Title IX: Protecting students from sexual violence

April was sexual assault awareness month and the laws prohibiting discrimination based on sexual conduct in schools are changing. At issue is how schools will address complaints of sexual harassment and sexual violence.

“We can, and must, condemn sexual violence and punish those who perpetuate it, while ensuring a fair grievance process,” Education Secretary Betsy DeVos said in an interview with The Associated Press (AP).

The proposed changes repeal an Obama-era law about how schools respond to complaints. If the rules aren’t followed, schools could lose federal money. Critics complain the law was too complex and placed an unfair burden on administrators, according to AP.

Richland Associate Director of Student Services Latrenda Thomas said the Trump Administration is possibly reviving previously used policies, such as “presumption of innocence,” “access to evidence” and “cross-examination” on campuses nationwide beginning in the fall.

“In order to conduct a proper investigation, we have to stay neutral,” Thomas said, referring to the importance of maintaining due process. The reporting party, as she puts it, is required to fill out an online form and then submit it to the Title IX coordinators on campus. Thomas lets the reporting party tell their side of the story before hearing from the responding party. A preliminary interview is then conducted to see if it is a Title IX issue and if the complaint merits an investigation. Thomas and Daryl Greene-Wright are the Title IX contacts at Richland. Thomas was an investigator under Title IX before she was promoted to coordinator.

Title IX was passed in 1972. The law protects all students from being denied participation in any activity, whether it be sports or joining a club at an educational institution based on their gender or race.

Every educational institution is required to have a Title IX policy or it must forfeit federal funding. The program serves as an awareness campaign to protect victims of stalking, harassment and/or sexual assault. Victims must file a complaint and initiate an investigation within 60 days.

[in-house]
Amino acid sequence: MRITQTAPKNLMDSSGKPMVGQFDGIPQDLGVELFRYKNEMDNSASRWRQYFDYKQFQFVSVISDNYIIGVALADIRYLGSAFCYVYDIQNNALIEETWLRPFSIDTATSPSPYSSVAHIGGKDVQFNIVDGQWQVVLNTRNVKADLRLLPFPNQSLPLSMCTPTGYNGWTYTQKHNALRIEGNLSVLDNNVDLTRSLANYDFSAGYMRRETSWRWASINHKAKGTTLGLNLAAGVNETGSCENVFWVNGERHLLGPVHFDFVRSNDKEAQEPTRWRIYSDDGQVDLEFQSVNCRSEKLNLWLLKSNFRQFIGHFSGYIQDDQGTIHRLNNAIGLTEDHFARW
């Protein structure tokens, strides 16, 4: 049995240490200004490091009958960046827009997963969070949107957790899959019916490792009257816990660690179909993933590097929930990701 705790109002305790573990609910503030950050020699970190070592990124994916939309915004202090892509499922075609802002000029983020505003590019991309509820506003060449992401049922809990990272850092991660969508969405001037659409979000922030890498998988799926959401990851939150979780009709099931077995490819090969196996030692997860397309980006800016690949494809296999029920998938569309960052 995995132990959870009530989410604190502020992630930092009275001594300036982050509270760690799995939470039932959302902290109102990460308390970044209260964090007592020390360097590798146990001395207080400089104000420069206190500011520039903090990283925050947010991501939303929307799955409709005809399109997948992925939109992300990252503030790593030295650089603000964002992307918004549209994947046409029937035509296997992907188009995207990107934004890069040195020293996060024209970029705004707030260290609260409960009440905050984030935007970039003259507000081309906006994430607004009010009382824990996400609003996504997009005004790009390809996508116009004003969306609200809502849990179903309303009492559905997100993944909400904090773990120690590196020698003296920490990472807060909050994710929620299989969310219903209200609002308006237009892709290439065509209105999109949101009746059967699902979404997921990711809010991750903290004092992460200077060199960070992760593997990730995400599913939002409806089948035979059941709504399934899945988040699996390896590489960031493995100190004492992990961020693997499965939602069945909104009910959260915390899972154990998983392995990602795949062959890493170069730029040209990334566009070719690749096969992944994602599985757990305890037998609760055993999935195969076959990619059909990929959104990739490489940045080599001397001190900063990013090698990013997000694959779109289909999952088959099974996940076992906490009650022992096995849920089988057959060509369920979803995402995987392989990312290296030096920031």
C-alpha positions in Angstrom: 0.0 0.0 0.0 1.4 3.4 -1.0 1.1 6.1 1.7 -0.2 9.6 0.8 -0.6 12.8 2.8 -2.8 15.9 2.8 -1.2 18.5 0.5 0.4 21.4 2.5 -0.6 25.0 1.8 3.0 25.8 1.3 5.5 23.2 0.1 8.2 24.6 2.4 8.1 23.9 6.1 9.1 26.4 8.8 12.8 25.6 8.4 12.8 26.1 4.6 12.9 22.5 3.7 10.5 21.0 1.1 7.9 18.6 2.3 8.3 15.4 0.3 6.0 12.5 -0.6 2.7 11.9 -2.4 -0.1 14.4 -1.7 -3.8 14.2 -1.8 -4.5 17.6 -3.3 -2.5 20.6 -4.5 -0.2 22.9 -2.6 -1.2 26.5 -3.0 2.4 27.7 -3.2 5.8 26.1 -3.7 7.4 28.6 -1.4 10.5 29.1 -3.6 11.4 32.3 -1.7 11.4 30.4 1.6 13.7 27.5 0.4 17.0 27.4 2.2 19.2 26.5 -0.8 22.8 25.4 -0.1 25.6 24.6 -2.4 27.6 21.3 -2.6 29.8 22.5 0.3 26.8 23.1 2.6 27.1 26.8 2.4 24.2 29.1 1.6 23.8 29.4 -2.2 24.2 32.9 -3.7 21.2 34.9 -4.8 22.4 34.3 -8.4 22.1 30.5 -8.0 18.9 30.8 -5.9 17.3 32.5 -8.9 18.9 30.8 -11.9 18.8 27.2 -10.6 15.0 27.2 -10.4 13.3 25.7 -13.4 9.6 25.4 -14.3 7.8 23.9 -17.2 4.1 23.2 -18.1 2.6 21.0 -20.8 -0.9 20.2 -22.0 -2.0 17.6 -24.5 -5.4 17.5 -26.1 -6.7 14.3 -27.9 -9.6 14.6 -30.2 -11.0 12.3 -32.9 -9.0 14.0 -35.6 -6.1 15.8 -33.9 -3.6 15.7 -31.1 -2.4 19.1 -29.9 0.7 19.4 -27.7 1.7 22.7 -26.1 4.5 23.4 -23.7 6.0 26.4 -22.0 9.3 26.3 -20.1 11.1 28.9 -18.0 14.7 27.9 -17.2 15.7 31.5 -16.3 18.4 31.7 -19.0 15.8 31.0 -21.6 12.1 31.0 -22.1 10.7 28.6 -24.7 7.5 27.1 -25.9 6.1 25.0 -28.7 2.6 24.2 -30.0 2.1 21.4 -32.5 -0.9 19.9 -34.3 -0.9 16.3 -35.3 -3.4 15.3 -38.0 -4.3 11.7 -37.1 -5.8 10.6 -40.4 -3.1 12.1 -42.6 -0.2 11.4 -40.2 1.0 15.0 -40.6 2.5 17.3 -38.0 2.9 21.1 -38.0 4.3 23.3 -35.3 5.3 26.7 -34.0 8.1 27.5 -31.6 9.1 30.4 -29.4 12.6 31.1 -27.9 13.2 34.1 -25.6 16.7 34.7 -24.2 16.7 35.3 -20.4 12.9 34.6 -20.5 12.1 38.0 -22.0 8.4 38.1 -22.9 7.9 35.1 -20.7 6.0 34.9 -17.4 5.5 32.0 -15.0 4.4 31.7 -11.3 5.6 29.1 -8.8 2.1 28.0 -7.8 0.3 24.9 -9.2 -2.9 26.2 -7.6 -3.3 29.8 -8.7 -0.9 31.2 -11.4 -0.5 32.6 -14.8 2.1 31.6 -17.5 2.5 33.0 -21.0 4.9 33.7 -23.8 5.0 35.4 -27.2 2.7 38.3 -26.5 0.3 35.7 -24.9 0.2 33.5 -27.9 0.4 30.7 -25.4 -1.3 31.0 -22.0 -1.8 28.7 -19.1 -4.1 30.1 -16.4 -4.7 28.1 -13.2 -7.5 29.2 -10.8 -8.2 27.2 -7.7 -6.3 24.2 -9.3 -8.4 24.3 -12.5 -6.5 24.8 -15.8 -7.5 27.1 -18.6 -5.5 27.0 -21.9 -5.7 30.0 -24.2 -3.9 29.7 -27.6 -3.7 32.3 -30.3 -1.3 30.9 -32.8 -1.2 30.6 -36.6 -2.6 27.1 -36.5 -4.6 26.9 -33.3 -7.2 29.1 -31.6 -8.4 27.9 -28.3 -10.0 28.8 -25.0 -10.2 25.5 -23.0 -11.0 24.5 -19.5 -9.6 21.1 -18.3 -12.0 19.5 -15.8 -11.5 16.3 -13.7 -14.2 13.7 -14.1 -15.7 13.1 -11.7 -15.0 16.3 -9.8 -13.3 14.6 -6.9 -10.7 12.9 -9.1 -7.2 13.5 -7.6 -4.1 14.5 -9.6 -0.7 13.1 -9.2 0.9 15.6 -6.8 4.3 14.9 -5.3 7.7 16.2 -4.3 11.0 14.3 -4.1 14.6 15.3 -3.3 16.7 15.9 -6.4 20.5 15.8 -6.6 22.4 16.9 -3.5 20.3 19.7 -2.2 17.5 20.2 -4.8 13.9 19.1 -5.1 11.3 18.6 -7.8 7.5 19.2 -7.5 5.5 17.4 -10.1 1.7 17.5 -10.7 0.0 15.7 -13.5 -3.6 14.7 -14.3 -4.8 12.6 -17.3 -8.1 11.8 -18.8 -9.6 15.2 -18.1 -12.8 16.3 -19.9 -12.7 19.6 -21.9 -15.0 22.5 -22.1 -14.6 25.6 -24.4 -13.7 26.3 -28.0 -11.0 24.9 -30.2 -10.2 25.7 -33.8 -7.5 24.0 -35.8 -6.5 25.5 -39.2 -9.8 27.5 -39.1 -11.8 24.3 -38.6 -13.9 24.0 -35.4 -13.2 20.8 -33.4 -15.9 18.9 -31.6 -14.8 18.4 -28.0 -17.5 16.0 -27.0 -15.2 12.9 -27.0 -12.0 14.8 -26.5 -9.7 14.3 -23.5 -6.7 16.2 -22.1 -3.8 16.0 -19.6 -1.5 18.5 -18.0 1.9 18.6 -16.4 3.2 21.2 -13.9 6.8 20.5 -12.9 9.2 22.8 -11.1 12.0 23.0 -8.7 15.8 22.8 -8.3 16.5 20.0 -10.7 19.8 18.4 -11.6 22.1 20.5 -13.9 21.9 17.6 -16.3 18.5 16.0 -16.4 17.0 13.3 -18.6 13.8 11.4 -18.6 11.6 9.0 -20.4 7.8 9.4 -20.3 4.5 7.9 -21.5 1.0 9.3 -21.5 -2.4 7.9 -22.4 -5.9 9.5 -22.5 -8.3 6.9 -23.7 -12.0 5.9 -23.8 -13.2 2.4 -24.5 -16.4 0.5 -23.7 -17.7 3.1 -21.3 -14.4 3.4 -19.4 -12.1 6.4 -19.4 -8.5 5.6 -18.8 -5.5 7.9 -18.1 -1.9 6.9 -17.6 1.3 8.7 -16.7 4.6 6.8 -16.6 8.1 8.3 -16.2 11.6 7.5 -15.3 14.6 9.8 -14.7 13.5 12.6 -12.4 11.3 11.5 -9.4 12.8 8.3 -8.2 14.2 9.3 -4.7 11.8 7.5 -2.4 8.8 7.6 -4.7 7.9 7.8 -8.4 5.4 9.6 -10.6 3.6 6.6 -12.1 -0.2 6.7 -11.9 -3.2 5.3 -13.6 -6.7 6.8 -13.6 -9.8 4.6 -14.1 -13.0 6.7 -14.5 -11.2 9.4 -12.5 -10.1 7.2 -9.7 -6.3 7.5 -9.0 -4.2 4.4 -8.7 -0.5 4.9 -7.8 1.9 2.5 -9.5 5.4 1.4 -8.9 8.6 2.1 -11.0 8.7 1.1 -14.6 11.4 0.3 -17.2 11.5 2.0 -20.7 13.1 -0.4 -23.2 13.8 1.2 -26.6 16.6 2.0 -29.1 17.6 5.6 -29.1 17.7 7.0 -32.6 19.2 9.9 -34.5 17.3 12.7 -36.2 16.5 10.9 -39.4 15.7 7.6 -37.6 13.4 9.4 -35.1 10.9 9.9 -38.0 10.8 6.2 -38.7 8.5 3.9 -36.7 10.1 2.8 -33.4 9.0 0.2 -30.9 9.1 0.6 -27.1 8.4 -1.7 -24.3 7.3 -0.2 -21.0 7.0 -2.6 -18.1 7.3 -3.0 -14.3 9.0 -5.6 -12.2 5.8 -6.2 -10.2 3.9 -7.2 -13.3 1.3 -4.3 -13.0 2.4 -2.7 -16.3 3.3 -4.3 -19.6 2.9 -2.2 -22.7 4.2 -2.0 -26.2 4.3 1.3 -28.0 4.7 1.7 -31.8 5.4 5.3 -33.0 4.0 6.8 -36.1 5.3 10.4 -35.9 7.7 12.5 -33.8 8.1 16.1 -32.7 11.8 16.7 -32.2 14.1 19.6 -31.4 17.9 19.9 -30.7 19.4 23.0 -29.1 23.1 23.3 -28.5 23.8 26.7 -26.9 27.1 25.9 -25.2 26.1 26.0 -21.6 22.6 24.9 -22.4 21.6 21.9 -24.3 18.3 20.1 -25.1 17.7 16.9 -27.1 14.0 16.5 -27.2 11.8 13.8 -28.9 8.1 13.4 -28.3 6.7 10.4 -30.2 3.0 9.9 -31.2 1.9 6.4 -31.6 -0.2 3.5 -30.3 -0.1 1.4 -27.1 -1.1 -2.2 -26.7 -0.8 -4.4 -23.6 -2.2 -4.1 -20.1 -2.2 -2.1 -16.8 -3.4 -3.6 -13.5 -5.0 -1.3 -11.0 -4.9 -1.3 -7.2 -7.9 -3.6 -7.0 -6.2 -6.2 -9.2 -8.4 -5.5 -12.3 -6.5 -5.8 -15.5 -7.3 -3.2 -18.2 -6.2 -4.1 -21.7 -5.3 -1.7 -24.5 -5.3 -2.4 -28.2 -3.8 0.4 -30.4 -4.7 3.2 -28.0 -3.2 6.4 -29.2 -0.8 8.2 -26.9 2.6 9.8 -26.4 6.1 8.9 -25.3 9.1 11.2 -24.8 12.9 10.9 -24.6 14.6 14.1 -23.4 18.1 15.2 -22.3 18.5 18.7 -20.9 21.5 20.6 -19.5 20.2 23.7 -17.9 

“Title IX is meant only for schools,” said Kelly Sonnanstine, coordinator of the office of student life at Richland Community College. “You will [potentially] go to jail if you sexually assault someone. The school can just kick you out.”

Sonnanstine said that Title IX is discussed at orientation with all new students who enroll at Richland. She said, once a sexual assault case is filed under Title IX, the complaint becomes a police matter.

On March 28, a Texas federal judge investigating allegations of sexual assault by students against members of the Baylor football team in 2016 ordered the Philadelphia-based law firm, Pepper Hamilton, to turn over thousands of records in the case. The judge is reviewing Baylor’s actions in response to complaints of sexual and domestic violence, including several incidents of gang rape, according to AP. Seventeen women who studied at Baylor claimed the attacks against them were ignored or mishandled. To date, the case has resulted in the dismissal of football coach Art Briles, firing of president Ken Starr and a total of 19 football players.

Sonnanstine said Richland has not encountered any offenses involving sexual assault or domestic violence since she’s been at the college. Thomas confirmed that since being appointed coordinator in 2018, 17 of the 25 complaints were caused by a lack of communication. The other eight were either student code of conduct issues, informal resolutions or investigations.